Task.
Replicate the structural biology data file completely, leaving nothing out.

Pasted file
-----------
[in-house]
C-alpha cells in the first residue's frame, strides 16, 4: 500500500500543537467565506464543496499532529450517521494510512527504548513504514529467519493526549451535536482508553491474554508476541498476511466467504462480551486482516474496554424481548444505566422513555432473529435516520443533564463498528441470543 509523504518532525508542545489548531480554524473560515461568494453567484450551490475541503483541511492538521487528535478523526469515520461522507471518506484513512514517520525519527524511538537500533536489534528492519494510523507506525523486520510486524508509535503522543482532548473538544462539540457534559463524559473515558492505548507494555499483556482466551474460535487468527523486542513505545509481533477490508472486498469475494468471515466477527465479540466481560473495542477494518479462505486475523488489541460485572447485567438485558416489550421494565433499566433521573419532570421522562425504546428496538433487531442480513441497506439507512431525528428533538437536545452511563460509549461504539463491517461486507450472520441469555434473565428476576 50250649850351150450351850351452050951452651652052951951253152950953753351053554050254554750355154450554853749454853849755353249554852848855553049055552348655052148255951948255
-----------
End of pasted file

[in-house]
C-alpha cells in the first residue's frame, strides 16, 4: 500500500500543537467565506464543496499532529450517521494510512527504548513504514529467519493526549451535536482508553491474554508476541498476511466467504462480551486482516474496554424481548444505566422513555432473529435516520443533564463498528441470543 509523504518532525508542545489548531480554524473560515461568494453567484450551490475541503483541511492538521487528535478523526469515520461522507471518506484513512514517520525519527524511538537500533536489534528492519494510523507506525523486520510486524508509535503522543482532548473538544462539540457534559463524559473515558492505548507494555499483556482466551474460535487468527523486542513505545509481533477490508472486498469475494468471515466477527465479540466481560473495542477494518479462505486475523488489541460485572447485567438485558416489550421494565433499566433521573419532570421522562425504546428496538433487531442480513441497506439507512431525528428533538437536545452511563460509549461504539463491517461486507450472520441469555434473565428476576 50250649850351150450351850351452050951452651652052951951253152950953753351053554050254554750355154450554853749454853849755353249554852848855553049055552348655052148255951948255